FMA appeals Lombard sentences

Last updated 10:45 30/04/2012

The Wellington High Court trial of Lombard Finance and Investments. From left, Sir Douglas Graham, Michael Reeves, William Jeffries and Lawrence Bryant.

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The Financial Markets Authority is appealing the sentences handed down to the four Lombard Finance directors, including for cabinet minister Sir Douglas Graham.

In February, all four were found guilty in the High Court at Wellington of making misleading statements in documents seeking money from the public between December 2007 and April 2008, when Lombard was put into receivership, owing $111 million to about 3600 unsecured investors.

FMA spokeswoman Diane Maxwell confirmed the sentences would be appealed, but no other details were available.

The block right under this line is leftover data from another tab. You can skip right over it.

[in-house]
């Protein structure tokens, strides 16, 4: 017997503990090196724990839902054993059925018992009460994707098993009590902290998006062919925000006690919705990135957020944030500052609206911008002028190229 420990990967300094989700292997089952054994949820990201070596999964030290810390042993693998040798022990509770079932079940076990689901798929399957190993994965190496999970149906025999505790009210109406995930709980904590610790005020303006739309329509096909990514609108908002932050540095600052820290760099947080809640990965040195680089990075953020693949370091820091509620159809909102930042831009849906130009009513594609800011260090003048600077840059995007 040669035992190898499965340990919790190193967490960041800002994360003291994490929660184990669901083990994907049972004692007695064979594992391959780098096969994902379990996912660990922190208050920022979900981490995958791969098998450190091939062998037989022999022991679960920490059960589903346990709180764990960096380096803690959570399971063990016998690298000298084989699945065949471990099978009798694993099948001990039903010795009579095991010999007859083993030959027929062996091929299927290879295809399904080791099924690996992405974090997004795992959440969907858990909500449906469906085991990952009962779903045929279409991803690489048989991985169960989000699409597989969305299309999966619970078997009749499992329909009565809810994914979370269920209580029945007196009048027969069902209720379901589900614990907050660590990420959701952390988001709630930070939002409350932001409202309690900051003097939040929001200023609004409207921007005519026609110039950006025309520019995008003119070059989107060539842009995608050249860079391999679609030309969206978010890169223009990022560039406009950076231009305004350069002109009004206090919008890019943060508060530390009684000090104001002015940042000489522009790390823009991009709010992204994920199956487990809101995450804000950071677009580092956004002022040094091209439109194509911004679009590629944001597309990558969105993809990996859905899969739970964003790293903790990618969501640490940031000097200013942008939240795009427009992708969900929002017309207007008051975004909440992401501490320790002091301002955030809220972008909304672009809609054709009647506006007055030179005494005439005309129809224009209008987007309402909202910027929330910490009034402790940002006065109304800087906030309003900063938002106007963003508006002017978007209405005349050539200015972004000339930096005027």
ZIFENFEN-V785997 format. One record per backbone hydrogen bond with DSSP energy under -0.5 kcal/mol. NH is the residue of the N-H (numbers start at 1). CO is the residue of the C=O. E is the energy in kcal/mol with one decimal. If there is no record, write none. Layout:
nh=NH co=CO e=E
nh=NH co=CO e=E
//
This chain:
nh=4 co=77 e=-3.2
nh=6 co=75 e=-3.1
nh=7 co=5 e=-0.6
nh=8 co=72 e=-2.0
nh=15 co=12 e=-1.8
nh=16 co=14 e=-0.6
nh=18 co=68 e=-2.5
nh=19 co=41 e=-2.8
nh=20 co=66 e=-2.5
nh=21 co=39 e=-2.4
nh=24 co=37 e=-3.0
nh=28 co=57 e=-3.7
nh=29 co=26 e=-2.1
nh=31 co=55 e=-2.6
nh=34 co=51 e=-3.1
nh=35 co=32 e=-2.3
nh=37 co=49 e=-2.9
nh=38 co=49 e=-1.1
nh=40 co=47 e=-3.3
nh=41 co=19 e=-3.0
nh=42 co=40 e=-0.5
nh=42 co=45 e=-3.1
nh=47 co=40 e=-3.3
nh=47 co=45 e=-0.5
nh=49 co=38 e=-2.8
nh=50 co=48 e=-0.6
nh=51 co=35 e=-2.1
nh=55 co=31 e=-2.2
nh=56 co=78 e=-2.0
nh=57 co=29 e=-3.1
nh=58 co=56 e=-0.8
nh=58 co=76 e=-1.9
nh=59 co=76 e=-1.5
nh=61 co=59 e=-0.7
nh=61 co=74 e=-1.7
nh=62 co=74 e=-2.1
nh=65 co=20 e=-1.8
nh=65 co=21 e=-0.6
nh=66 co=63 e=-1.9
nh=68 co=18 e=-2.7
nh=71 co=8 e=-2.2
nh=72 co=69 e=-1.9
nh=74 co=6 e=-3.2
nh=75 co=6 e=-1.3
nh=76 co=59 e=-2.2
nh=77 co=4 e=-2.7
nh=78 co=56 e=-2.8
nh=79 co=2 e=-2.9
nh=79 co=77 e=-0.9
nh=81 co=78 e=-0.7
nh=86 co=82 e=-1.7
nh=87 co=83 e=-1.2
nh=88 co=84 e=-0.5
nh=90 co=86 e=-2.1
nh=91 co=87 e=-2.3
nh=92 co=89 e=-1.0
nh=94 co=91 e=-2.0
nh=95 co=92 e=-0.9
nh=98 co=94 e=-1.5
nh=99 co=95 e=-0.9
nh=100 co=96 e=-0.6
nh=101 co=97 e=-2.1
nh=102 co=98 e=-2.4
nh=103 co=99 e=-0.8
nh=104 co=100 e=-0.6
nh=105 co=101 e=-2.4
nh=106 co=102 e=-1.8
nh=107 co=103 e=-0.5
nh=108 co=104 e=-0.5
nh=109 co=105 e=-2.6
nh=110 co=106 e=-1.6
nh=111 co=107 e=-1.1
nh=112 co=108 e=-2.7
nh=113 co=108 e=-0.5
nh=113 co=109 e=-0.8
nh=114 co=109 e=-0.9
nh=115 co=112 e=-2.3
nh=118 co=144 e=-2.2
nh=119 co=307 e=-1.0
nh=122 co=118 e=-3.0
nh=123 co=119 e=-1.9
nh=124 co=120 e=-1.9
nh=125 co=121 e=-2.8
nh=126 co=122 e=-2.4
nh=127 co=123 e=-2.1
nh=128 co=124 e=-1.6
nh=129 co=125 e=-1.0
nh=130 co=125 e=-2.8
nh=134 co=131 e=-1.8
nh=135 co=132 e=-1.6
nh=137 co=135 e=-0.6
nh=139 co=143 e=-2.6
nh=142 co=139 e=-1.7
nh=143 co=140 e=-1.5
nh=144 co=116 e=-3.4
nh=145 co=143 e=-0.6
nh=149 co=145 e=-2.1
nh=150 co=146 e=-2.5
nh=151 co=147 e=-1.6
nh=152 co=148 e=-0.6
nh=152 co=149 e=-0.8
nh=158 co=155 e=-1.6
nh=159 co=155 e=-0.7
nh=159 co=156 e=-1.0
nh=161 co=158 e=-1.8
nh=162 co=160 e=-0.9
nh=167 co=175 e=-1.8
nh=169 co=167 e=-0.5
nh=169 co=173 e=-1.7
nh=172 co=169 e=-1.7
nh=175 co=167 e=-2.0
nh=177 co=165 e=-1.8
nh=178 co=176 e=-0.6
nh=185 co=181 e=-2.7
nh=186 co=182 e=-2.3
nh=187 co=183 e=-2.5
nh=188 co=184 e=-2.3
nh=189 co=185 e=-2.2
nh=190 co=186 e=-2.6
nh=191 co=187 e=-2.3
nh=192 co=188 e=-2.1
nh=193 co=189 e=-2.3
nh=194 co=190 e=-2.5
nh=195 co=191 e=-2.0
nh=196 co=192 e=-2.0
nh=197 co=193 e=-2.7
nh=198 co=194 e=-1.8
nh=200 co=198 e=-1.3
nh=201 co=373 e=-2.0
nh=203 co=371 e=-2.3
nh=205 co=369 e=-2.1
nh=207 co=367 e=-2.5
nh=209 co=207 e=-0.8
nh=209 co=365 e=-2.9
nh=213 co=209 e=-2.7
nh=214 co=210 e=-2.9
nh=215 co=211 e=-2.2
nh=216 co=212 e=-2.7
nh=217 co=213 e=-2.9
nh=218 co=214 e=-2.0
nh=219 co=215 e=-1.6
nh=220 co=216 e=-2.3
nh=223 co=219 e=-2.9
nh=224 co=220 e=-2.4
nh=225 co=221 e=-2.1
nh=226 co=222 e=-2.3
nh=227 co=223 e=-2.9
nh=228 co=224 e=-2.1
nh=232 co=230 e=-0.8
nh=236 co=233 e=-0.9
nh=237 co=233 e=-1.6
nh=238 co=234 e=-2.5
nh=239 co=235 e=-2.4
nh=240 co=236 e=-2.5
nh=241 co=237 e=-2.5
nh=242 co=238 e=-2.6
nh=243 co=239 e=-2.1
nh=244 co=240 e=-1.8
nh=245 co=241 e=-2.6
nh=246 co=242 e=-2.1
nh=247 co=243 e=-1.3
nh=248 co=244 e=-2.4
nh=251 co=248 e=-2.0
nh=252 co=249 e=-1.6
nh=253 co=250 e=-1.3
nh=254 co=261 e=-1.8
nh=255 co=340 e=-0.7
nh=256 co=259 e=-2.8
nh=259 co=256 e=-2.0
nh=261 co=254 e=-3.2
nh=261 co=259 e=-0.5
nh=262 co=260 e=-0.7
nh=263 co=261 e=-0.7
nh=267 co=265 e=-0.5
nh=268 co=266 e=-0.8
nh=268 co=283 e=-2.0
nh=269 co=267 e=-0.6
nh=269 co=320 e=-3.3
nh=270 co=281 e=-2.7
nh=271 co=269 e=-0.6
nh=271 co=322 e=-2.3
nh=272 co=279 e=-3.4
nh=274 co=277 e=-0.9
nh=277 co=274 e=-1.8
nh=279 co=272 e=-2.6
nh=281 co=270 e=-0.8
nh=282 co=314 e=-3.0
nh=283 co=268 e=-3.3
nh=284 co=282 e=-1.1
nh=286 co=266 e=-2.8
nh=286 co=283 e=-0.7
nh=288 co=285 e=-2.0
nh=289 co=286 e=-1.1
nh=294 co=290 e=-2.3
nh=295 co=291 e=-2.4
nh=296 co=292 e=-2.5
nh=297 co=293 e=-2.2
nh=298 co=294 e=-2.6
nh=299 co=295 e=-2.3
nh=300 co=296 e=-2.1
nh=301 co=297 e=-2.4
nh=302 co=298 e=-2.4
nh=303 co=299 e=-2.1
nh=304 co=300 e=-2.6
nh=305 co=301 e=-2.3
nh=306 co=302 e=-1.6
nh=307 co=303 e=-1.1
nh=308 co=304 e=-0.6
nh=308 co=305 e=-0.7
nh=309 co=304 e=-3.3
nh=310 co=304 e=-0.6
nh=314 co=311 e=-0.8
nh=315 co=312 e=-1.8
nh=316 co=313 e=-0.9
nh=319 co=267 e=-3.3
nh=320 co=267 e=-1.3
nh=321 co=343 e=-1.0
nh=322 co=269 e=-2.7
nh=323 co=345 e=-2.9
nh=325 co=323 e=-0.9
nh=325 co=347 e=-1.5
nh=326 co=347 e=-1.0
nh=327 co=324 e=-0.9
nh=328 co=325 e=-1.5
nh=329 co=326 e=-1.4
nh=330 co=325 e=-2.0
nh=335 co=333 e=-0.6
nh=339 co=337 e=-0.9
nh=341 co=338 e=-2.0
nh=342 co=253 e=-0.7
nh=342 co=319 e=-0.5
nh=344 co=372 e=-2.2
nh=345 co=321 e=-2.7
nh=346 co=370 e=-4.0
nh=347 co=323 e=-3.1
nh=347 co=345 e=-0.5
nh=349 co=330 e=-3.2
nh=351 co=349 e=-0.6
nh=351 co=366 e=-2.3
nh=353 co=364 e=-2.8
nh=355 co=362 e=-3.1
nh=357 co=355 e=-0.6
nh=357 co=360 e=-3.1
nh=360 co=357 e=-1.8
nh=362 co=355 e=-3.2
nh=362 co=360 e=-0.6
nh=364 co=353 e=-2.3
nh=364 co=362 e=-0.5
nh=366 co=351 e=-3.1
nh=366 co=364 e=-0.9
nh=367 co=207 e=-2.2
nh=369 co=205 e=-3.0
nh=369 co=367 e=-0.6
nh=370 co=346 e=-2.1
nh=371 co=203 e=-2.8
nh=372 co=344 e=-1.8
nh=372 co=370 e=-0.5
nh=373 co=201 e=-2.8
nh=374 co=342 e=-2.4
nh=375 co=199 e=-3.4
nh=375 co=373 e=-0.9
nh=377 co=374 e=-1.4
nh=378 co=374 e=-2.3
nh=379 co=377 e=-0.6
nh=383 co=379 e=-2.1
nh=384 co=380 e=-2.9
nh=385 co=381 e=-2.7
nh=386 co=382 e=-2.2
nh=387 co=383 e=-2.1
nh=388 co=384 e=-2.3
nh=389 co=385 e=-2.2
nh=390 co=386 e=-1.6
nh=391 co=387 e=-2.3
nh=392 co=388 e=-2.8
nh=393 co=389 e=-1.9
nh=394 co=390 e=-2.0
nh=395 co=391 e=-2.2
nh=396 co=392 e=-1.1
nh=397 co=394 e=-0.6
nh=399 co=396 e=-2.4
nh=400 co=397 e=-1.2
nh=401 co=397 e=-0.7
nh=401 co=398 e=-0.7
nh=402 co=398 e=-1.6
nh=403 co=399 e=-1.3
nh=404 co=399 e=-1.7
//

It is understood the appeal was filed on Thursday afternoon.

Graham, Bill Jeffries, who is also a former justice minister, Lawrence Bryant and chief executive Michael Reeves, all filed appeals against their convictions in the Court of Appeal in Wellington earlier this month.

Graham, 70, was sentenced to 300 hours' community work and must pay $100,000 reparation.

Jeffries, 66, a lawyer, was sentenced to 400 hours' community work. He said he could not pay reparation and, even if he could, he had philosophical and principled objections to doing so.

Reeves, who founded the company, was sentenced to 400 hours' community work.

He could not pay reparation and Justice Robert Dobson said the sentence that otherwise would have been appropriate was reduced because of his ill-health and having sole care of two children and part-time care of a third.

Bryant, 68, was sentenced to 300 hours' community work and must pay $100,000 reparation. The owner of a small vineyard in Wairarapa, he said he would borrow money to pay.

Graham, who has faced calls for him to be stripped of his knighthood, said his appeal would question the convictions' findings on the extent of a non- executive director's obligations and a director's right to rely on competent advice. It would also assert that some of the Crown's evidence at the trial was hearsay.

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